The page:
Karen Castor Dentel announces run for elections supervisor at luminary-filled Ruth's List event
Gen Z Congressman Maxwell Frost and State Attorney Monique Worrell headlined the event at a Winter Park home to support women candidates
By Beth Kassab
Orange County School Board member Karen Castor Dentel said Friday night she will run for Supervisor of Elections next year as Bill Cowles retires from the position he’s held for more than 25 years.
Castor Dentel, who made the announcement at a Ruth’s List fundraiser in Winter Park, said she is drawn to the position because of the “current state of politics” and a desire to push “clear communication with voters and educate them about the process” amid a national landscape littered with misinformation.
Cowles, who was first elected in 1996, said in February that he will retire when his term ends in early 2025. So far Castor Dentel is the only person filed to run in the race that will be on the November 2024 ballot, according to the supervisor’s website.
She was one of a handful of candidates who announced races after U.S. Rep. Maxwell Frost, who represents Winter Park in Congress, and Orange-Osceola State Attorney Monique Worrell talked about why more candidates are needed to combat what Worrell called “an unprecedented time” as “democracy is slipping away.”
“It’s been a rough couple of weeks,” Worrell said amid chuckles from the crowd gathered around a pool deck overlooking Lake Maitland.
The comment was a reference to criticism from Gov. Ron DeSantis, who said her office was negligent because she didn’t prosecute a man for a misdemeanor marijuana charge in 2021. That same man is the suspect in a triple shooting in February that killed a 9-year-old girl, a woman and a Spectrum News 13 reporter.
Worrell said mass incarceration will not build a stronger society and she questioned DeSantis’ claim that he presides over the “free state of Florida.”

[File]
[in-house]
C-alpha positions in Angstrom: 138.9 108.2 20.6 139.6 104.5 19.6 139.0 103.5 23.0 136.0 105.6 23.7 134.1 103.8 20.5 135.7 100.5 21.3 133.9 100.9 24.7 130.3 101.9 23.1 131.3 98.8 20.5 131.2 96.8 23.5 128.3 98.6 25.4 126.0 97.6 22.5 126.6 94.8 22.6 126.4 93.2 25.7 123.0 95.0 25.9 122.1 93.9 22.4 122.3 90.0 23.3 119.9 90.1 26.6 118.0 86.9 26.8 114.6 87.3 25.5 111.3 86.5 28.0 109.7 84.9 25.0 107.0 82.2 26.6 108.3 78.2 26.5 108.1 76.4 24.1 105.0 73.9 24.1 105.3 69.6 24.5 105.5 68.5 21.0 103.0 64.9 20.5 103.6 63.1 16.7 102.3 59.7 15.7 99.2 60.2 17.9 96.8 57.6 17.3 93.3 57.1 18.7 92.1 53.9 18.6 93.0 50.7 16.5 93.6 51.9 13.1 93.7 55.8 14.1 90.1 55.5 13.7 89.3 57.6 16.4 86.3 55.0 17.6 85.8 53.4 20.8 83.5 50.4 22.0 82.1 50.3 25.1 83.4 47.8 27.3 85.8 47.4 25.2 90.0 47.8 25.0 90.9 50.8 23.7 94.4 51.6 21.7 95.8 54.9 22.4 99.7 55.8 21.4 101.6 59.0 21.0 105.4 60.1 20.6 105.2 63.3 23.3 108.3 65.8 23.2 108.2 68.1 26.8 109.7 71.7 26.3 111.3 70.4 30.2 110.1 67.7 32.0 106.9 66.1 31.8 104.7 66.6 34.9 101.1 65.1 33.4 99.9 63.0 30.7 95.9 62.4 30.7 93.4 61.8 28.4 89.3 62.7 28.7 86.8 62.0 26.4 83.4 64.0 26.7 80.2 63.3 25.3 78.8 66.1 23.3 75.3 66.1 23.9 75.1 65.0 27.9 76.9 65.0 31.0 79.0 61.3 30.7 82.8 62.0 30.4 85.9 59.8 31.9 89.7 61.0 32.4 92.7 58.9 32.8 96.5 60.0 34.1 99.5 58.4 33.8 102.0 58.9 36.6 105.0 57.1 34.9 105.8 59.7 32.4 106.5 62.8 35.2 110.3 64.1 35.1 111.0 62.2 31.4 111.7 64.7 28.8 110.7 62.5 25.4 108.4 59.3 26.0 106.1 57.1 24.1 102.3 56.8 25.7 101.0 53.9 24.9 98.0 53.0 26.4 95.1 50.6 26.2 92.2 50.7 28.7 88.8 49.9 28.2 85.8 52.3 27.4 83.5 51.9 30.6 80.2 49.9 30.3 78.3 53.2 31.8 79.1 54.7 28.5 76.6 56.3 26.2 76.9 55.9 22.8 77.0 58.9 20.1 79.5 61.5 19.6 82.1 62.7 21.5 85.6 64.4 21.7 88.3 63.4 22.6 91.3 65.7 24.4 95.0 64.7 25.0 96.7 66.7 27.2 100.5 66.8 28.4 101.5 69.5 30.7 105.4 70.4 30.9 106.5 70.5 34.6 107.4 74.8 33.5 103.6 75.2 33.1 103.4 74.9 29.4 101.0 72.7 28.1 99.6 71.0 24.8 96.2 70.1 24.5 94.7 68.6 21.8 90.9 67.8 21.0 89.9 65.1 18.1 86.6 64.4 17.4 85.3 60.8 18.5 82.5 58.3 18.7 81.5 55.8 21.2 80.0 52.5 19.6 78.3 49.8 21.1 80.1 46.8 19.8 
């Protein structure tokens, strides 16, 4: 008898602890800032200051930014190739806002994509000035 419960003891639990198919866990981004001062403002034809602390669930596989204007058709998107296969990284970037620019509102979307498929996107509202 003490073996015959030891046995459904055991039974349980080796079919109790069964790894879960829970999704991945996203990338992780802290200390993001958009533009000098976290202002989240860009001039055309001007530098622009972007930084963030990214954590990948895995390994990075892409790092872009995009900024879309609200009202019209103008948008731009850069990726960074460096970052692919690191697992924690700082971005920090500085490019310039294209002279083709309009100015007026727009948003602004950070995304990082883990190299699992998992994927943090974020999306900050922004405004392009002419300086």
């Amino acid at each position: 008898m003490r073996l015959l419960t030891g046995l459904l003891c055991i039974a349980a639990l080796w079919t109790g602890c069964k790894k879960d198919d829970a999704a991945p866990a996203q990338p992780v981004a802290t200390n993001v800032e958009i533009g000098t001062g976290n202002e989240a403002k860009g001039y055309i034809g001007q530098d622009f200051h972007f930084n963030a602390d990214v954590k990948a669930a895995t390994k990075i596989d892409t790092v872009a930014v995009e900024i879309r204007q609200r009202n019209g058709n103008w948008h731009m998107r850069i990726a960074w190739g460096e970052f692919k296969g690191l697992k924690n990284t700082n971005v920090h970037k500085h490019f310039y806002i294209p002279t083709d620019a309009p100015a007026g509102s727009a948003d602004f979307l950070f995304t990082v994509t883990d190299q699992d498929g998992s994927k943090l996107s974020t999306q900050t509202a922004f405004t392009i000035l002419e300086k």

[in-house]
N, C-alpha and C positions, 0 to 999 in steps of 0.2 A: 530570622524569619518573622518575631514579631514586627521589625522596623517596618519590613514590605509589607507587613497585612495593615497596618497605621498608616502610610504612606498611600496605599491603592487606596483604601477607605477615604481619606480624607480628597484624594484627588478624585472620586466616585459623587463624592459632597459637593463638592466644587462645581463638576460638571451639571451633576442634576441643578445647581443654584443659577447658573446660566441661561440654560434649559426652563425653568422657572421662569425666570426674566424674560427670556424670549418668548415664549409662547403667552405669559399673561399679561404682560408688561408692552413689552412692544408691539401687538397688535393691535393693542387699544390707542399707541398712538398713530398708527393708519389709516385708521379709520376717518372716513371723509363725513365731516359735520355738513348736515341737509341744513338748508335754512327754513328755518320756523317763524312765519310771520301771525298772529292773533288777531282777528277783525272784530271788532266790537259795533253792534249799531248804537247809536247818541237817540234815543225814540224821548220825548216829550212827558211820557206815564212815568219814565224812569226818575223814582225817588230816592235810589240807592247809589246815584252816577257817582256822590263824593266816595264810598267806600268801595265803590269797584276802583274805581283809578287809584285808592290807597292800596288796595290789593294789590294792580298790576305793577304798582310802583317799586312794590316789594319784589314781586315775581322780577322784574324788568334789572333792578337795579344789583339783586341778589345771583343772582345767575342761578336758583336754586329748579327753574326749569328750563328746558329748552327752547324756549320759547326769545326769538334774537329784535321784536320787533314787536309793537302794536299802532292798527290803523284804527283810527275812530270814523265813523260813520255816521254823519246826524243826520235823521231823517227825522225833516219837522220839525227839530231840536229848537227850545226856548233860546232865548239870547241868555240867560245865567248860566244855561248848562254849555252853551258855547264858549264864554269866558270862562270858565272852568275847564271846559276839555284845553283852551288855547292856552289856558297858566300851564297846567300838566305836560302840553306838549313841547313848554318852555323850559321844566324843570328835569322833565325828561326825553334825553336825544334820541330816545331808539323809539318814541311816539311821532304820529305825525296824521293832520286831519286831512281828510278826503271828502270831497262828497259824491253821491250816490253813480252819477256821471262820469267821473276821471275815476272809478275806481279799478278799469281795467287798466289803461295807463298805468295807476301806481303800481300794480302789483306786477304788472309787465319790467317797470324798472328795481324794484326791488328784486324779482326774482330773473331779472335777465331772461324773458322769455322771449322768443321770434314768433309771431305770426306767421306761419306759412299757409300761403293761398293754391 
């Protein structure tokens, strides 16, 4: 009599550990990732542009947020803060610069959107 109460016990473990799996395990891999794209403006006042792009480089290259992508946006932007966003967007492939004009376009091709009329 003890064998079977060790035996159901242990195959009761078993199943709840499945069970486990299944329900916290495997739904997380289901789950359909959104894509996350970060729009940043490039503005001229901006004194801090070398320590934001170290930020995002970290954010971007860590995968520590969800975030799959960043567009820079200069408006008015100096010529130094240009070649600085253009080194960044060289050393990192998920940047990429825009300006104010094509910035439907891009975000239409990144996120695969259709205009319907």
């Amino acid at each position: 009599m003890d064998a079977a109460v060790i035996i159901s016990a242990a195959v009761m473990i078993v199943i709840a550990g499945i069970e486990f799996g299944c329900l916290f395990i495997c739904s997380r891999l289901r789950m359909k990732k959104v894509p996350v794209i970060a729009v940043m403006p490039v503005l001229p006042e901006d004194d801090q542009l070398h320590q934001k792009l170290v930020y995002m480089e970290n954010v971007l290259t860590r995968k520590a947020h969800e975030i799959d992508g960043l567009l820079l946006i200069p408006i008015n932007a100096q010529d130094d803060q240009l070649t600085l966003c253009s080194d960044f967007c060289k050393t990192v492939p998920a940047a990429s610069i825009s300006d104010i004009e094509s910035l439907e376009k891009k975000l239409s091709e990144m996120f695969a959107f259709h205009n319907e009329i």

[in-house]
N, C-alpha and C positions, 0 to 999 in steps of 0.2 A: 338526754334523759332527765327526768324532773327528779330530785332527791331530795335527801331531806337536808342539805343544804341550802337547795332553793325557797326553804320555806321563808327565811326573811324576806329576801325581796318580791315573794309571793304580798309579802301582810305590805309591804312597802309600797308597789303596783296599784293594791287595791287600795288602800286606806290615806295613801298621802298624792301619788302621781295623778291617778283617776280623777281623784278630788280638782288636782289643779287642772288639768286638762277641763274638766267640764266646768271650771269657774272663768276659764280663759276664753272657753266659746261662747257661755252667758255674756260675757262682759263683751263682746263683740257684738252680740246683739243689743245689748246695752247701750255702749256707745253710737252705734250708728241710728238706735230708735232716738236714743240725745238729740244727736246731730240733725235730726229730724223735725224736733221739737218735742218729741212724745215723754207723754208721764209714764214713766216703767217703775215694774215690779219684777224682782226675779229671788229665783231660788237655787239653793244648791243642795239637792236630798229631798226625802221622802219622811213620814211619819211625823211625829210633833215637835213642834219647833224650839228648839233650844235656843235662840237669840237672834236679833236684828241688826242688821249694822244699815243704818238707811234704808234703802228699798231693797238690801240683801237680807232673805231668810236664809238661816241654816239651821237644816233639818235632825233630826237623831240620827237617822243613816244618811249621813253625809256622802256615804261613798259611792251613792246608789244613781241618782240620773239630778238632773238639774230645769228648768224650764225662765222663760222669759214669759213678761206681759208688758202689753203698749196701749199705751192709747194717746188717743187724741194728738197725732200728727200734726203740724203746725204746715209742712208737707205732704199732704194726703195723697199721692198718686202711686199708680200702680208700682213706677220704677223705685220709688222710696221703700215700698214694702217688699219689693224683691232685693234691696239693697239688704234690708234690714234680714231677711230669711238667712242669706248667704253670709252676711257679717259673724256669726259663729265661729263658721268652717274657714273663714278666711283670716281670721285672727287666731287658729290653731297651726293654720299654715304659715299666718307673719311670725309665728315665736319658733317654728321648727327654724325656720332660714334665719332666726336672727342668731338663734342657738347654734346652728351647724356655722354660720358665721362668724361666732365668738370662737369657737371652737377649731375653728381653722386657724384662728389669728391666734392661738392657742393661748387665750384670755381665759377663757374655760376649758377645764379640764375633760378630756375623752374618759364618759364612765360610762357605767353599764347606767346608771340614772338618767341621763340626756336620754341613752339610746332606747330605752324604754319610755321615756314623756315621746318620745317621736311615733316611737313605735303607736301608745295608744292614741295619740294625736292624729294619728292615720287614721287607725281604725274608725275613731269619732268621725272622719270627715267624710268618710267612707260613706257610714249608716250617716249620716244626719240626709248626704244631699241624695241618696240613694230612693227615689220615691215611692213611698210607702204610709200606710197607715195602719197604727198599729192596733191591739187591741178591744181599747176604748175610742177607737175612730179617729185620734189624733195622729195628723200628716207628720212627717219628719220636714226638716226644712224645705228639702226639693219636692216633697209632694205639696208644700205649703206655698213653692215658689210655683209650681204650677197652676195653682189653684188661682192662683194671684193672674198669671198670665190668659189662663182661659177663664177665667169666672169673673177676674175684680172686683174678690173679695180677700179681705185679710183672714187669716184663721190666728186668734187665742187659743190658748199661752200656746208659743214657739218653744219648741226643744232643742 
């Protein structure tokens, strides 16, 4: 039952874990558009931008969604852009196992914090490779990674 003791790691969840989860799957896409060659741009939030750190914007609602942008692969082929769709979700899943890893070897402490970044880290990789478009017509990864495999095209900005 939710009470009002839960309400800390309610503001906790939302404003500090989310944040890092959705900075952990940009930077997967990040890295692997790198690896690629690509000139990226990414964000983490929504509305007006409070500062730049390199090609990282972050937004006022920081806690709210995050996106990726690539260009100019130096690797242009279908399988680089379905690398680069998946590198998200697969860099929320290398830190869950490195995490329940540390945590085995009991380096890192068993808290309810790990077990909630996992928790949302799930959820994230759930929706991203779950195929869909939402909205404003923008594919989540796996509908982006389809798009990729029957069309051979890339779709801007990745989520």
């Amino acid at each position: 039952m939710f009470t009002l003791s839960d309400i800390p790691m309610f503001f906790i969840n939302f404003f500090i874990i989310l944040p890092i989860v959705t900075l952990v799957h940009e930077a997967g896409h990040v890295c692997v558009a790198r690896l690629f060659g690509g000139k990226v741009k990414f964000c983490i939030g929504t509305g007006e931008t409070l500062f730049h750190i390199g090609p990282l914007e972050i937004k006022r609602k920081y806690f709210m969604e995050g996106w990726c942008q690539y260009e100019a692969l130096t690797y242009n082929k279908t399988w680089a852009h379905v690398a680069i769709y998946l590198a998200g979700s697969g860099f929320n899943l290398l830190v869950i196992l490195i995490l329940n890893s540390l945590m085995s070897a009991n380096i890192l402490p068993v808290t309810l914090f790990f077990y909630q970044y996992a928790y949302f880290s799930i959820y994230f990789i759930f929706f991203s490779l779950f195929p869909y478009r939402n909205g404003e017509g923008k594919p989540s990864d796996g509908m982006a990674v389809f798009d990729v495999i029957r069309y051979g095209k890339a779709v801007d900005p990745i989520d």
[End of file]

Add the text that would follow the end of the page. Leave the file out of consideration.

“I submit to you that Florida is not free,” she said, noting that DeSantis and a “Legislature beholden to their dictator” have pushed new restrictions to what K-12 students can learn about gender identity, made it easier for Florida, which has the highest number of Death Row exonerations, to execute people and passed a ban on most abortions after six weeks.
Worrell, a mom to three boys, revealed that when she was 39 years old she became pregnant with a daughter she had “waited for my whole life.” But when she was 10 weeks along her doctor told her that tests revealed the baby was unlikely to survive.
She had to make a decision about whether to continue or end the pregnancy.
Ultimately, she said she decided to continue the pregnancy and delivered a baby girl who died just three weeks later.
“If I had to make that decision again I would possibly make a different decision,” she said.
Worrell, who gave birth to her youngest son about a year after her daughter’s death, said she shared the deeply personal story for the first time because she knows the toll restrictions on reproductive freedom can take on women and families.
“It’s an insult to call Florida free,” she said, noting the importance of Ruth’s List, which helps elect Democratic women who are in favor of abortion rights.
Ruth’s List was founded in 2008 by former state chief financial officer and gubernatorial candidate Alex Sink. The organization, which has raised $7.5 million over 15 years, is named for Florida Congresswoman Ruth Bryan Owen — elected in 1928 just eight years after women gained the right to vote.
Frost, known as Gen Z’s first congressman elected last year at age 25 to represent greater Orlando, including Winter Park, Maitland and the UCF area in east Orange County, said Ruth’s List is crucial in supporting progressive candidates.
He said he took an interest in politics at age 15 “because I didn’t want to get shot in school” in the wake of the Sandy Hook Elementary School massacre in Newtown, Conn.
“Generation Z … we truly are the mass shooting generation,” Frost said. “… We need to elect politicians who will see the world through the eyes of the most vulnerable.”